Salvador Dalí (1904–89) was the most complex and possibly the most controversial artist of the twentieth century. Although his popularity with the public at large has never been in question, the attitude of the art world towards this giant of twentieth-century art has often been much more ambivalent. Reasons for this apparent mismatch between public and academic reactions to Dalí’s work can be traced to the artist’s life and the huge body of work that his prodigious creativity and boundless energy produced.
Visual & Decorative Arts Blog
The American artist Edward Hopper (1882–1967) was a popular portrayer of atmospheric modern life, from his depictions of the isolated and pensive figures in the city to the quiet intensity and melancholy of his houses and seascapes.
Gustav Klimt (1862–1918) is renowned as a quintessential artist of the Art Nouveau movement, but he was one of a number of Viennese artists who strove to break free of the constraints of the late 19th century academic art establishment.
A French painter and graphic artist, Edgar Degas (1834–1917) was one of the leading members of the Impressionist circle.
Few would dispute Pablo Picasso’s (1881–1973) reputation as one of the pre-eminent artists of the twentieth century. Indeed, the thousands of drawings, paintings, prints, sculptures and ceramics that remain to us are a testament to the sheer scope of his visual imagination and his capacity for artistic innovation – so much so that it seems almost inconceivable that this could be the product of a single individual and a single lifetime.
Joseph Mallord William Turner (1775–1851) is an elusive figure who hovers on the peripherals of his paintings and sketches. He was hugely prolific during his life, and apart from his exhibition oils and watercolours, has left a legacy of sketchbooks and drawings done during his extensive travelling. His work leaves us with volumes of information about his painting, his techniques and his influences, but little about his essential being.
A pioneer of abstract art, Wassily Kandinsky (1866–1944) is still renowned for his woodcuts, paintings and heading of the Blue Rider group which included Franz Marc (1880–1916), August Macke (1887–26) and Paul Klee – all Expressionist yet very distinct from each other in terms of technique. Kandinsky's style went through many changes, ranging from the fast brush work and striking colours of Fauvism to the horizontal lines and plain colours of Neoplasticism. It is perhaps because of this changeability that his work is still loved by many today.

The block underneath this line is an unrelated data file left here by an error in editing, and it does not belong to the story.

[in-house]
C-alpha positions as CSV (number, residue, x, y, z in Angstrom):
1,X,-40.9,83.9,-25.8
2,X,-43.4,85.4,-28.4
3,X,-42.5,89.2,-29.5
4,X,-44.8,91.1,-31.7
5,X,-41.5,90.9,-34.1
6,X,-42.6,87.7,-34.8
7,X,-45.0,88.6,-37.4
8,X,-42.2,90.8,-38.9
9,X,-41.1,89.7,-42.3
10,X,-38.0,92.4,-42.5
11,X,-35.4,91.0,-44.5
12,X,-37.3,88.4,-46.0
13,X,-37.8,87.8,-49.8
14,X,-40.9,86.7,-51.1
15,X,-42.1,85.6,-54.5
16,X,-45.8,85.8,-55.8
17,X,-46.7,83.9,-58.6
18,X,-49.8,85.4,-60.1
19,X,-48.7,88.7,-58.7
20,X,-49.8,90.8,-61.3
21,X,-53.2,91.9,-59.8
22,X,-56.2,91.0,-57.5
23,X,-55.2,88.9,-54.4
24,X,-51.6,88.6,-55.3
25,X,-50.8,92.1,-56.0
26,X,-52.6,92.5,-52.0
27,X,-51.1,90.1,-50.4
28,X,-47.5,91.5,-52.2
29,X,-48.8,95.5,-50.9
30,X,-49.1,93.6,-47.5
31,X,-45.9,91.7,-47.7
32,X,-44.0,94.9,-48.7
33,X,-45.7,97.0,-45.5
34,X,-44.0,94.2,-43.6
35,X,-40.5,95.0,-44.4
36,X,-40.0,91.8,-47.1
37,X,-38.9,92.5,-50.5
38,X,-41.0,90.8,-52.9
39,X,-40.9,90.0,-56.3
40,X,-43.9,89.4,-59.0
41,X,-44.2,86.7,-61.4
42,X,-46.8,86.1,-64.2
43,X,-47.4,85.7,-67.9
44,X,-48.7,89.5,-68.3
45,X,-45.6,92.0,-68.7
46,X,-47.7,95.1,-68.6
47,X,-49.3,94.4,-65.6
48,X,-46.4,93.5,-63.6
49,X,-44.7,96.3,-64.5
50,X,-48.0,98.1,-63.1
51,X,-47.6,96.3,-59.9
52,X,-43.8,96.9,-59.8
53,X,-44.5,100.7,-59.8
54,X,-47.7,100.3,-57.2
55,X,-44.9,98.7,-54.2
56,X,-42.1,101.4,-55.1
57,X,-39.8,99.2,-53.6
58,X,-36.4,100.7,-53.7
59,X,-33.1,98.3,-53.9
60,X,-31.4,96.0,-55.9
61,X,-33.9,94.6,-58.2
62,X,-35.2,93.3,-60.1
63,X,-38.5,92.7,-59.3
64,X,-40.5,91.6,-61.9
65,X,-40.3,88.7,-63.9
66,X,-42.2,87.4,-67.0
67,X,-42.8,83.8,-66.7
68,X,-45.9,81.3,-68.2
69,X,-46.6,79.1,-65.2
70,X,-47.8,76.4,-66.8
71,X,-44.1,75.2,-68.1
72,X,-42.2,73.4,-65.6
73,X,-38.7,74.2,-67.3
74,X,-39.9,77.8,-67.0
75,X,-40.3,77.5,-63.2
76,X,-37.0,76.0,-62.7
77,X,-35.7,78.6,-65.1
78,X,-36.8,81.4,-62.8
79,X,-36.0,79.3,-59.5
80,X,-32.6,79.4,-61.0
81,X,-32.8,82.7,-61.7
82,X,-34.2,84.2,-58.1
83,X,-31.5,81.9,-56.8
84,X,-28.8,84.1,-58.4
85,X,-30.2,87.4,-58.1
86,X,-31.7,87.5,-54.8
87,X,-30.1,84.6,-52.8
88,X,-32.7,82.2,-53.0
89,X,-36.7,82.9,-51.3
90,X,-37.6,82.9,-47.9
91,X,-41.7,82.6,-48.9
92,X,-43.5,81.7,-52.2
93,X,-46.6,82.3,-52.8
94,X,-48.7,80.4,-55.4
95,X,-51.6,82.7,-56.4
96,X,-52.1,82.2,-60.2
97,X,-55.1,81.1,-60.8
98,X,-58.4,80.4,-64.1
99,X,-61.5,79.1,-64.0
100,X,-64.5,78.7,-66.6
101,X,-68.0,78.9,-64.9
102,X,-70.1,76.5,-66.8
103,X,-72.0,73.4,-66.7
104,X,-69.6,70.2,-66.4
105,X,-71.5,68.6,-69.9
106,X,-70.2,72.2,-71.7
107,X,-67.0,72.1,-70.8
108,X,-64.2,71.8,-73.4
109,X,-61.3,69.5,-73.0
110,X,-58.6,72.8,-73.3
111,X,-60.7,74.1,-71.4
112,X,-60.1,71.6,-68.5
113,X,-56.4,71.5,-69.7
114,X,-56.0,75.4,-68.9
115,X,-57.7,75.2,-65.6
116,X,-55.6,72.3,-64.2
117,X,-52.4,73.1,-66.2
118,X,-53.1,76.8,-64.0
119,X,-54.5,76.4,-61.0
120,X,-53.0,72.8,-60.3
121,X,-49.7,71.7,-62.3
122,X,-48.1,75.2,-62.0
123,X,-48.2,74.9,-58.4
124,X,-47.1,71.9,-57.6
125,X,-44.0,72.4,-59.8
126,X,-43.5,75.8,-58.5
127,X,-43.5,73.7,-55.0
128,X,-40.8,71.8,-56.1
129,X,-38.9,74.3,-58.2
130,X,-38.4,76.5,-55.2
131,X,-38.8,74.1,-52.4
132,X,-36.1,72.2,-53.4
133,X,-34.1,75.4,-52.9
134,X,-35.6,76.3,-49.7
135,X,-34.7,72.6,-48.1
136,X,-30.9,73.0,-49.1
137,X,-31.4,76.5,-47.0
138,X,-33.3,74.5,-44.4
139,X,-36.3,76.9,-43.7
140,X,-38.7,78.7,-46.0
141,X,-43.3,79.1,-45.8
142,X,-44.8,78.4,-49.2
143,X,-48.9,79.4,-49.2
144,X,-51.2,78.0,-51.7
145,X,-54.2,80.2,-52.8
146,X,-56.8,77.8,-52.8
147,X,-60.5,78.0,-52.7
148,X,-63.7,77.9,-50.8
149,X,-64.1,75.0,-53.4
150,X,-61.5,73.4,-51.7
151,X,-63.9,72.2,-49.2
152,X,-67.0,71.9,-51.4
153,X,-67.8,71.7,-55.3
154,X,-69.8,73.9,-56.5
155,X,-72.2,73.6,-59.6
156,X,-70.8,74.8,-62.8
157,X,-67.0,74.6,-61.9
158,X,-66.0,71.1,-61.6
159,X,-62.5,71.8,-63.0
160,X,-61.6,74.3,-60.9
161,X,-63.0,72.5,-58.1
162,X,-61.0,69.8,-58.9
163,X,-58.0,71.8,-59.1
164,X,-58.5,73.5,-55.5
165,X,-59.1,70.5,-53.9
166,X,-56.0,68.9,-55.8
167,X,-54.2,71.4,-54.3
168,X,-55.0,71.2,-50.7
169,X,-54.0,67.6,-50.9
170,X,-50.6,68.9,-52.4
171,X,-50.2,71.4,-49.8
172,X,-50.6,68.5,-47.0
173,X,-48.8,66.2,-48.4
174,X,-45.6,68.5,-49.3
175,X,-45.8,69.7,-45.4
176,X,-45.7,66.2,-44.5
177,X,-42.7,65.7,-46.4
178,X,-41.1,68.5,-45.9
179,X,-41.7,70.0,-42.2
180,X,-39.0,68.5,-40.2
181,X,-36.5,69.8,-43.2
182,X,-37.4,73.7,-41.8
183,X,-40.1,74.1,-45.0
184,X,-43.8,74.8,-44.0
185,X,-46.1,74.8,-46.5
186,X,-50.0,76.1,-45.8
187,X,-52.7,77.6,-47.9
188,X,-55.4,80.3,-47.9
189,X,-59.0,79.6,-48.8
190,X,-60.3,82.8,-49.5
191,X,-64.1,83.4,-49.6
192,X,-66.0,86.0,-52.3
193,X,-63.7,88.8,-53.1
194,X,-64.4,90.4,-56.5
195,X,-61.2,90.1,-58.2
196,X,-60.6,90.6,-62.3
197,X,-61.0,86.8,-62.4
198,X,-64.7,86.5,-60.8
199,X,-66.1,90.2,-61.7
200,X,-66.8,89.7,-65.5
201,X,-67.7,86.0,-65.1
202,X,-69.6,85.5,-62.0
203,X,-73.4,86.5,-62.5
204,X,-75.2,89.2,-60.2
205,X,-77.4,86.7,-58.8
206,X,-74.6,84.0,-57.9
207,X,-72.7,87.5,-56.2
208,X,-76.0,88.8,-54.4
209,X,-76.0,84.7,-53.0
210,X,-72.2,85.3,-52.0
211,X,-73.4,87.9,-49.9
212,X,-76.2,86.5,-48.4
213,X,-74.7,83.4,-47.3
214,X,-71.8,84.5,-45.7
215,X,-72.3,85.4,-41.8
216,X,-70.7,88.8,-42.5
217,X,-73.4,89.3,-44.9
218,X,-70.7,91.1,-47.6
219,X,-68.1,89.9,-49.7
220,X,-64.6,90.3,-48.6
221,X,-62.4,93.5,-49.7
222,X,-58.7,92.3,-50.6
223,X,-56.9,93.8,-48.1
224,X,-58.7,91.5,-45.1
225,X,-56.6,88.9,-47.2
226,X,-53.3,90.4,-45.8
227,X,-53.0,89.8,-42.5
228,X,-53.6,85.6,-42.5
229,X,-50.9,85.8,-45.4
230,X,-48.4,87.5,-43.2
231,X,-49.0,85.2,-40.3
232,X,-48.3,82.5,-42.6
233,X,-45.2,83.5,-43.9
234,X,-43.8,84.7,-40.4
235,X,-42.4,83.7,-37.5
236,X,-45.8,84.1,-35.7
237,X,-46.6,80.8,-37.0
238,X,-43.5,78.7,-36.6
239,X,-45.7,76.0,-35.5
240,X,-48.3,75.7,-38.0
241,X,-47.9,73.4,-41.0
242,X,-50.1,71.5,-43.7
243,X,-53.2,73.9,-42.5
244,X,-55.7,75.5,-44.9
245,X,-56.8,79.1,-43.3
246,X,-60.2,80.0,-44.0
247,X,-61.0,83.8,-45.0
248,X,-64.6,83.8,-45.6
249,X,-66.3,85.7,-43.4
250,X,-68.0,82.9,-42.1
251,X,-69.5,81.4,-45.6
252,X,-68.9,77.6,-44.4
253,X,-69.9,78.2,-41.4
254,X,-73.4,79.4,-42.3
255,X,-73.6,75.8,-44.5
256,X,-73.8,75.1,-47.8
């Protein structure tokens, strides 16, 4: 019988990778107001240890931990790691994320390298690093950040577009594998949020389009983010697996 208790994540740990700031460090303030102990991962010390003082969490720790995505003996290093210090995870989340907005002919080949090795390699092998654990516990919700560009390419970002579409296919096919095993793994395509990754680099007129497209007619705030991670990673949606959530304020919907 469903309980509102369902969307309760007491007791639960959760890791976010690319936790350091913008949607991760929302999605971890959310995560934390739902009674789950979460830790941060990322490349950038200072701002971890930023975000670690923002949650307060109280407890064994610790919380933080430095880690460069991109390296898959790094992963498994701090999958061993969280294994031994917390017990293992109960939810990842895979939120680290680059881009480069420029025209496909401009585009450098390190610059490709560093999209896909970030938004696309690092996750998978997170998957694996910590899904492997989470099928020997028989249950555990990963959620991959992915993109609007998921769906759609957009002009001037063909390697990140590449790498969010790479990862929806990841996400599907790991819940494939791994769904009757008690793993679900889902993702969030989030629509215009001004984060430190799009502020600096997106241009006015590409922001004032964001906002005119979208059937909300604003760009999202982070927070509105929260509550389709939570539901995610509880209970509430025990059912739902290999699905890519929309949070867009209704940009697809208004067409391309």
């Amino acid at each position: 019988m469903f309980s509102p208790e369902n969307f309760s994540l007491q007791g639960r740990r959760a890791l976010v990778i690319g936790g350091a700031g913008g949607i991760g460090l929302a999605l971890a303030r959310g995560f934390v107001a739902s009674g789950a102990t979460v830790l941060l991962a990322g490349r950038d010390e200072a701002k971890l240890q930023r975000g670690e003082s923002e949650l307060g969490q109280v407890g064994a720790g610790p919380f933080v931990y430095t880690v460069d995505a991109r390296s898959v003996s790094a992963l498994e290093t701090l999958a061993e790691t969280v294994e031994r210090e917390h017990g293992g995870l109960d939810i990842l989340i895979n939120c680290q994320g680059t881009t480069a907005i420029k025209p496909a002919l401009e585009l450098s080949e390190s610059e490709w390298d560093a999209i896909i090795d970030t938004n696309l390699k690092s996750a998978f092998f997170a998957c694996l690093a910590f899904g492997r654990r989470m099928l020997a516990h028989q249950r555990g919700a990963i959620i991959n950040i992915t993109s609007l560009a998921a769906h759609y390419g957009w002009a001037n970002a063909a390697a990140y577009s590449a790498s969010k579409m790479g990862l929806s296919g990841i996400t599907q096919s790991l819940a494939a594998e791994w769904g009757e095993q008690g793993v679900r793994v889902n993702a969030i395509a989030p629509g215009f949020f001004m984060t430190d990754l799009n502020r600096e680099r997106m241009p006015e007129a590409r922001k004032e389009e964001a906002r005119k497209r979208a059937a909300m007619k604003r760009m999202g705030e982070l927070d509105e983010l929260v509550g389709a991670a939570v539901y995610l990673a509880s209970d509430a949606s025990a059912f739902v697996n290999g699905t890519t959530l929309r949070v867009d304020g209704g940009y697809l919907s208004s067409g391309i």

Vincent Van Gogh – the man, the legend and the artist – has become all but lost in propagated myths and romantic visions. He is perceived as the ‘mad artist’, the man who painted in a frenzy, the tormented soul, the artist who cut off his ear – all partially true – but factors that have nonetheless suffocated the actuality of an intelligent and reasoned man.
Claude Monet (1840–1926) transformed French painting in the late nineteenth century. The term 'Impressionism' was taken from his painting Impression Sunrise (1872), which was exhibited in 1874, in the first of Monet's independent exhibitions that would give rise to the Impressionism movement. Throughout his long and successful career Monet became a master of colour and light; exploring the countryside, painting en plein air and capturing landscapes of Paris and Normandy and the beautiful water lilies and flowers in his own garden at Giverny.
Pop Art first emerged in the mid-1950s in both America and Britain. It was in part a reaction against the emotional seriousness and introspection of Abstract Expressionism, which had been affected by the experience of the Second World War. The term ‘Pop Art’ was coined in 1954 by the British-born critic and curator Lawrence Alloway (1926–90) to describe the ‘popular art’ and imagery produced by a mass culture that ‘high’ art had begun to pick up and use: flags, jukeboxes, badges, advertising logos, comic strips and magazines. After the intensity of Abstract Expressionism, Pop Art favoured irony and impersonal techniques in the creation of art works, as well as a return to figurative painting.